Tuscaloosa family advocates to City Council for more autism health insurance benefits

By WVUA 23 News Reporter Gracie Johnson

Allan Hinson, a Tuscaloosa Fire Rescue employee, and his wife Elizabeth Hinson found out around six months ago that their twin daughters Mattie and Milly were diagnosed with autism.

Luckily, their girls received an early diagnosis and were able to be guided toward helpful resources around Tuscaloosa, including the University of Alabama’s Autism Spectrum Disorders Clinic.

Upon the start of the girls’ therapies, the family quickly realized that their insurance policy through the city of Tuscaloosa does not cover many of the therapies they require.

The family said these therapies needed for their girls were looking to cost them around $234,000 out of pocket.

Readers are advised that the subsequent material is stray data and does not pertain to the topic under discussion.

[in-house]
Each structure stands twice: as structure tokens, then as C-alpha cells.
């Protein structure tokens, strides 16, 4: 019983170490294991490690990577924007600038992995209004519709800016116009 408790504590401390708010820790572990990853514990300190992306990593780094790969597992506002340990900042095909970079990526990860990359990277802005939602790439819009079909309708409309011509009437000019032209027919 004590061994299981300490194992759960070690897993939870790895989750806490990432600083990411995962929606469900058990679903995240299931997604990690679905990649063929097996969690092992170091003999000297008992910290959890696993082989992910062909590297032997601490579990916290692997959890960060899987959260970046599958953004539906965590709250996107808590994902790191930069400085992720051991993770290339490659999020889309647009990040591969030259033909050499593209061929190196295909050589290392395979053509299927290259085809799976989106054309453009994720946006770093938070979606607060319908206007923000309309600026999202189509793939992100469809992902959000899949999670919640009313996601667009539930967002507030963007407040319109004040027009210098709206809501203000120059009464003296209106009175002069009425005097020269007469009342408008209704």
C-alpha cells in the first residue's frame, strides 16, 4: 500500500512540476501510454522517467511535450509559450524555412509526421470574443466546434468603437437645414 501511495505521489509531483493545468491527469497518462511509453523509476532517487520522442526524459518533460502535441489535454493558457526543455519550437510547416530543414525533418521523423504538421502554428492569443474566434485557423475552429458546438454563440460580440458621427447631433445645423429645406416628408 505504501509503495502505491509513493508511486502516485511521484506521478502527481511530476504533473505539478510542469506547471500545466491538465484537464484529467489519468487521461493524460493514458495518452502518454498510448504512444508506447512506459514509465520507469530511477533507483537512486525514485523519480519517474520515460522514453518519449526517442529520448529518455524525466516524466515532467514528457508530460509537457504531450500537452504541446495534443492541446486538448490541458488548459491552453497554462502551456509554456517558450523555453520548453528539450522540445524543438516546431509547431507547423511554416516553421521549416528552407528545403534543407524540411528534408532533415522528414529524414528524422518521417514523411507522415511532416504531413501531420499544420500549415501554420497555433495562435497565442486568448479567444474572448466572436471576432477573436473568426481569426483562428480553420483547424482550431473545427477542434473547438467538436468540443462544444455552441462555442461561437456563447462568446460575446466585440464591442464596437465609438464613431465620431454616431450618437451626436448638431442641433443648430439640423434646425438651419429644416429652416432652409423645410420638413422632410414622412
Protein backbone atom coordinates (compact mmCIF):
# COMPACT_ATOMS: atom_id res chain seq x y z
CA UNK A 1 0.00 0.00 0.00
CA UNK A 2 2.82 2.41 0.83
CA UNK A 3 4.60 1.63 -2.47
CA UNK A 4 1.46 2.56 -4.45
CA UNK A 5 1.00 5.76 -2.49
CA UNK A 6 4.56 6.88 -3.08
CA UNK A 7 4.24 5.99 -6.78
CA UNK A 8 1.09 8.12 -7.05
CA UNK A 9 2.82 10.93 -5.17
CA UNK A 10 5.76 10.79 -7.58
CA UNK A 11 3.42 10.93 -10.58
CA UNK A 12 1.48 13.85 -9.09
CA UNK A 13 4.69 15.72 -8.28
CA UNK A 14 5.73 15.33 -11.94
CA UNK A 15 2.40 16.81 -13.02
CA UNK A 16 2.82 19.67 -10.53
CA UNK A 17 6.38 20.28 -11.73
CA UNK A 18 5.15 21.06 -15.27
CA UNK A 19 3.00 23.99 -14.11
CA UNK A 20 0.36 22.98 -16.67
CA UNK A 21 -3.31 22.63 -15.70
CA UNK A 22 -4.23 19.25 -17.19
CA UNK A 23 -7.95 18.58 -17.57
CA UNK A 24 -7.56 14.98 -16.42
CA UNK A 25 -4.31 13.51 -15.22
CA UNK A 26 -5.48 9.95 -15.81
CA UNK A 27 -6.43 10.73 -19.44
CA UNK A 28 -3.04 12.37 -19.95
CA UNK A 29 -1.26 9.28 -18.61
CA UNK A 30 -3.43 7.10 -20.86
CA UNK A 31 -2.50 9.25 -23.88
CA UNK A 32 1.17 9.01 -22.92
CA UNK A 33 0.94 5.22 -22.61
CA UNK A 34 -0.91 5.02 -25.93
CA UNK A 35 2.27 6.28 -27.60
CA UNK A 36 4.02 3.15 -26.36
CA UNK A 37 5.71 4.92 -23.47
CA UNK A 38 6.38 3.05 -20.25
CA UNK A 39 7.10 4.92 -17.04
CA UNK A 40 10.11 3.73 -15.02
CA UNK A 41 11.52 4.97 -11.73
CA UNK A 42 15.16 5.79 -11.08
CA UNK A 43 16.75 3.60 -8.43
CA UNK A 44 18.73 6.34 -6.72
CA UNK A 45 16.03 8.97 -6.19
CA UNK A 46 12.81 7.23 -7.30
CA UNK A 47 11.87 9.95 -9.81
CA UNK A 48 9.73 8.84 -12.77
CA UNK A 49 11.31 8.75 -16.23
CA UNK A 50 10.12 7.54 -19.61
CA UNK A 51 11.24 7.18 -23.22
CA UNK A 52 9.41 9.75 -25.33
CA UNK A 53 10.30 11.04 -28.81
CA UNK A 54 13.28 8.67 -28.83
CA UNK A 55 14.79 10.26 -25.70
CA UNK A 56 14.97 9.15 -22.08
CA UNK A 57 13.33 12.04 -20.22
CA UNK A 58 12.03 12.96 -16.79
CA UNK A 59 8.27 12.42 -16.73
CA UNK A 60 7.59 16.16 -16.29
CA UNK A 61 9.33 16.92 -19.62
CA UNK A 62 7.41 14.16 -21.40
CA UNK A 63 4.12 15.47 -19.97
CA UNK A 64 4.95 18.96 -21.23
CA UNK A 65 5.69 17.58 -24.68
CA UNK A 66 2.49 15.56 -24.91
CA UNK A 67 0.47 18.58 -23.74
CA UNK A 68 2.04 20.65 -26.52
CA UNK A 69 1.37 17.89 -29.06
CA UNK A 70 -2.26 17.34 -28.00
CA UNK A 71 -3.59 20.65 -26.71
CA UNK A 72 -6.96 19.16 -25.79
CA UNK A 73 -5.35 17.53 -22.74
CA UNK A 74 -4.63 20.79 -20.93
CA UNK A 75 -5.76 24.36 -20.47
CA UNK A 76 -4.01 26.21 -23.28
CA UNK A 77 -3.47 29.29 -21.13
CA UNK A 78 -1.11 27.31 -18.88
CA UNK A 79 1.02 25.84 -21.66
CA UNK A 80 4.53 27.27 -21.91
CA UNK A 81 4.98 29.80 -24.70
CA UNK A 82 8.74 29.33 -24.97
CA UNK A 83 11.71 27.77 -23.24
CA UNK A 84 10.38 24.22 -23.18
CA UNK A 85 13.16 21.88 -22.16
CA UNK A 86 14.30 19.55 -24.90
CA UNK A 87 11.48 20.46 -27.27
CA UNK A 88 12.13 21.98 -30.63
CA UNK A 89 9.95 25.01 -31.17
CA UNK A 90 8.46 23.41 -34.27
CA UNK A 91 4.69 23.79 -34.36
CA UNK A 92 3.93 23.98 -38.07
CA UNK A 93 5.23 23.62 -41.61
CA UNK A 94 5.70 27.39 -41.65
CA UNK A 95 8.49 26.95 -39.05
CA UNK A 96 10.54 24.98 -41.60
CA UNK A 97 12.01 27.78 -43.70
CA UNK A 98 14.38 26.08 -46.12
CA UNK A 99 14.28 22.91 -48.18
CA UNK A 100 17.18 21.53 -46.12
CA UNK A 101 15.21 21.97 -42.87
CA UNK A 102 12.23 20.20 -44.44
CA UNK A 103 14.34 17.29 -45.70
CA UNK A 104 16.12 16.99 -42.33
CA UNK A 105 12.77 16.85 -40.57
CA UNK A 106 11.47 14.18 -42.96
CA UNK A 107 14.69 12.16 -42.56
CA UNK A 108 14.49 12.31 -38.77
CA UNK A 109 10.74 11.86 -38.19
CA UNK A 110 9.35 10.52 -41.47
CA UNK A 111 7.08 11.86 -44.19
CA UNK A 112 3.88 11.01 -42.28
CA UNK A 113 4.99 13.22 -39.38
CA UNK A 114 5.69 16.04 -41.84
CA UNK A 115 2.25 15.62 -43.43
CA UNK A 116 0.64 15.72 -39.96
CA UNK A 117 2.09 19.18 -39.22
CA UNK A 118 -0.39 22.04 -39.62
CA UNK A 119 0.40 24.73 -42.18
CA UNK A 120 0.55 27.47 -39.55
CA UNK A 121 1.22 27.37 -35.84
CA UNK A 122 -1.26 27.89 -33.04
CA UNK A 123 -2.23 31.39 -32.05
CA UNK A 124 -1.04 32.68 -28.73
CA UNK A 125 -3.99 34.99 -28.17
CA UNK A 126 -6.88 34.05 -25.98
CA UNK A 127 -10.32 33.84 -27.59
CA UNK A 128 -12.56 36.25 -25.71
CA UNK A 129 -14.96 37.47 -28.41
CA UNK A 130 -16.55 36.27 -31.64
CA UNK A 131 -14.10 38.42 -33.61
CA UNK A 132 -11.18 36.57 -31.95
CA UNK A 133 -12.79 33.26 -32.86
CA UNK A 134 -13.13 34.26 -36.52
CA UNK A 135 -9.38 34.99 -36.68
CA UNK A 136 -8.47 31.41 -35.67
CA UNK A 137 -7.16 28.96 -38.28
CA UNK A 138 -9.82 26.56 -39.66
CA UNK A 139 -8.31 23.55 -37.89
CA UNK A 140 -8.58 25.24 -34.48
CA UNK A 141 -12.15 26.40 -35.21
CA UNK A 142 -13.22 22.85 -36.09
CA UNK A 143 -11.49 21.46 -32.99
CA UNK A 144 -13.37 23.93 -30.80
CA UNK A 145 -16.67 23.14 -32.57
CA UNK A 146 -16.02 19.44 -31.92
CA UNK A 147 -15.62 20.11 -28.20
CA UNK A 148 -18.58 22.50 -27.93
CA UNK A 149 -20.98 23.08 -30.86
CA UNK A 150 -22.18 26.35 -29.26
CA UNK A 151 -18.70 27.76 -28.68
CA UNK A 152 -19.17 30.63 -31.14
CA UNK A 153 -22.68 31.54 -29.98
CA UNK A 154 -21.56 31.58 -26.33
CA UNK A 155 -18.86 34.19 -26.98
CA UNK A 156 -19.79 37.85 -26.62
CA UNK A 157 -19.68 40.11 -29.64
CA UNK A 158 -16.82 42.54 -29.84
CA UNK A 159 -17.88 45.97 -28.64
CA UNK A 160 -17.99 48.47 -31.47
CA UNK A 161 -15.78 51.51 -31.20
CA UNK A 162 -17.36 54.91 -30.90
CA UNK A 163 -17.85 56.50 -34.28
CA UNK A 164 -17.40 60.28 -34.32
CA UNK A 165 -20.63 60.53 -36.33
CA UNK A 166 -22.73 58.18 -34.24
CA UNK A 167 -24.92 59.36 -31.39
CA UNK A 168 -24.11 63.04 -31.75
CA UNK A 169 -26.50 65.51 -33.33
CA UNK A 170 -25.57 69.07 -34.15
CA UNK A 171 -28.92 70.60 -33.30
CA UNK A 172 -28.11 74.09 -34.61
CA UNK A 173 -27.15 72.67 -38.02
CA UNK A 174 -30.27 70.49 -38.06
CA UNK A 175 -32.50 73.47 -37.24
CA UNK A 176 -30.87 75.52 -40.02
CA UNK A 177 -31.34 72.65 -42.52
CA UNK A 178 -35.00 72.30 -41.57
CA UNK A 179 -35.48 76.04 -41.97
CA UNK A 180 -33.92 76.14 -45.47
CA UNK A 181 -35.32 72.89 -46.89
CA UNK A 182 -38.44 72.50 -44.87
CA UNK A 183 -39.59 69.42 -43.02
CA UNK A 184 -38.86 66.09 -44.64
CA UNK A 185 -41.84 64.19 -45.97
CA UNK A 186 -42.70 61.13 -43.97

“Families who work for the city and don’t have the coverage they were unable to go as frequently as they needed to for their children or they weren’t able to get services at all because they didn’t have insurance to cover it,” said Elizabeth Hinson. “With the number of children who are diagnosed with ASD annually, I think this will help impact a lot of families.”

Hinson said she took it upon herself and with the help of friends to begin advocating to the Tuscaloosa City Council to possibly add additional benefits to the existing autism coverage under the city’s health insurance plan.

This past week, Tuscaloosa decided to move forward and consider adding the additional coverage into next year’s benefits package.

“Hopefully if the council votes it in, it will become effective on October 1, 2022. So, we are really excited about that,” Hinson said.

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